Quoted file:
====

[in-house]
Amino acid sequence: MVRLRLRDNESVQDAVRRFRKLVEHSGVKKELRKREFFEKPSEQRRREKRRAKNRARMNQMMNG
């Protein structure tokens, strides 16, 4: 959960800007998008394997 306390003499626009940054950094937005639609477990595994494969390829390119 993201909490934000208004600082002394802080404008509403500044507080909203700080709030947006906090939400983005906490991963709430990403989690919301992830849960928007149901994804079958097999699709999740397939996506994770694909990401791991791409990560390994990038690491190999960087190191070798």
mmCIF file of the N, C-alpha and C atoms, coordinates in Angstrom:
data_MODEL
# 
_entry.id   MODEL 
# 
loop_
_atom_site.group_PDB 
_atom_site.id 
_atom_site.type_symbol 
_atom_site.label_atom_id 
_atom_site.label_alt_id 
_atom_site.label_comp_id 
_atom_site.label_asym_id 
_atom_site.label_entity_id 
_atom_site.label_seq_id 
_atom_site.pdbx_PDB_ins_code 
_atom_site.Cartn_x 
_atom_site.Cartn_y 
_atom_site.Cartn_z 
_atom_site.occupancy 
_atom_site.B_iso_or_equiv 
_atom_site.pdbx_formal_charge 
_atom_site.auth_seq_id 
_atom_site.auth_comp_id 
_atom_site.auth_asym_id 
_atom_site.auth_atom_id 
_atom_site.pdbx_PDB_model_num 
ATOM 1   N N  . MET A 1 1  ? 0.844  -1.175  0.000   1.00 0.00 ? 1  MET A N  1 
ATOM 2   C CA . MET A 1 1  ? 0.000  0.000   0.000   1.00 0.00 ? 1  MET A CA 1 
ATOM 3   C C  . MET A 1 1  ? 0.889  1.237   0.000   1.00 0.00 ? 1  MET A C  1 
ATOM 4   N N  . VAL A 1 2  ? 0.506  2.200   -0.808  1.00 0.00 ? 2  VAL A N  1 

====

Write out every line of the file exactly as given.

[in-house]
Amino acid sequence: MVRLRLRDNESVQDAVRRFRKLVEHSGVKKELRKREFFEKPSEQRRREKRRAKNRARMNQMMNG
């Protein structure tokens, strides 16, 4: 959960800007998008394997 306390003499626009940054950094937005639609477990595994494969390829390119 993201909490934000208004600082002394802080404008509403500044507080909203700080709030947006906090939400983005906490991963709430990403989690919301992830849960928007149901994804079958097999699709999740397939996506994770694909990401791991791409990560390994990038690491190999960087190191070798």
mmCIF file of the N, C-alpha and C atoms, coordinates in Angstrom:
data_MODEL
# 
_entry.id   MODEL 
# 
loop_
_atom_site.group_PDB 
_atom_site.id 
_atom_site.type_symbol 
_atom_site.label_atom_id 
_atom_site.label_alt_id 
_atom_site.label_comp_id 
_atom_site.label_asym_id 
_atom_site.label_entity_id 
_atom_site.label_seq_id 
_atom_site.pdbx_PDB_ins_code 
_atom_site.Cartn_x 
_atom_site.Cartn_y 
_atom_site.Cartn_z 
_atom_site.occupancy 
_atom_site.B_iso_or_equiv 
_atom_site.pdbx_formal_charge 
_atom_site.auth_seq_id 
_atom_site.auth_comp_id 
_atom_site.auth_asym_id 
_atom_site.auth_atom_id 
_atom_site.pdbx_PDB_model_num 
ATOM 1   N N  . MET A 1 1  ? 0.844  -1.175  0.000   1.00 0.00 ? 1  MET A N  1 
ATOM 2   C CA . MET A 1 1  ? 0.000  0.000   0.000   1.00 0.00 ? 1  MET A CA 1 
ATOM 3   C C  . MET A 1 1  ? 0.889  1.237   0.000   1.00 0.00 ? 1  MET A C  1 
ATOM 4   N N  . VAL A 1 2  ? 0.506  2.200   -0.808  1.00 0.00 ? 2  VAL A N  1 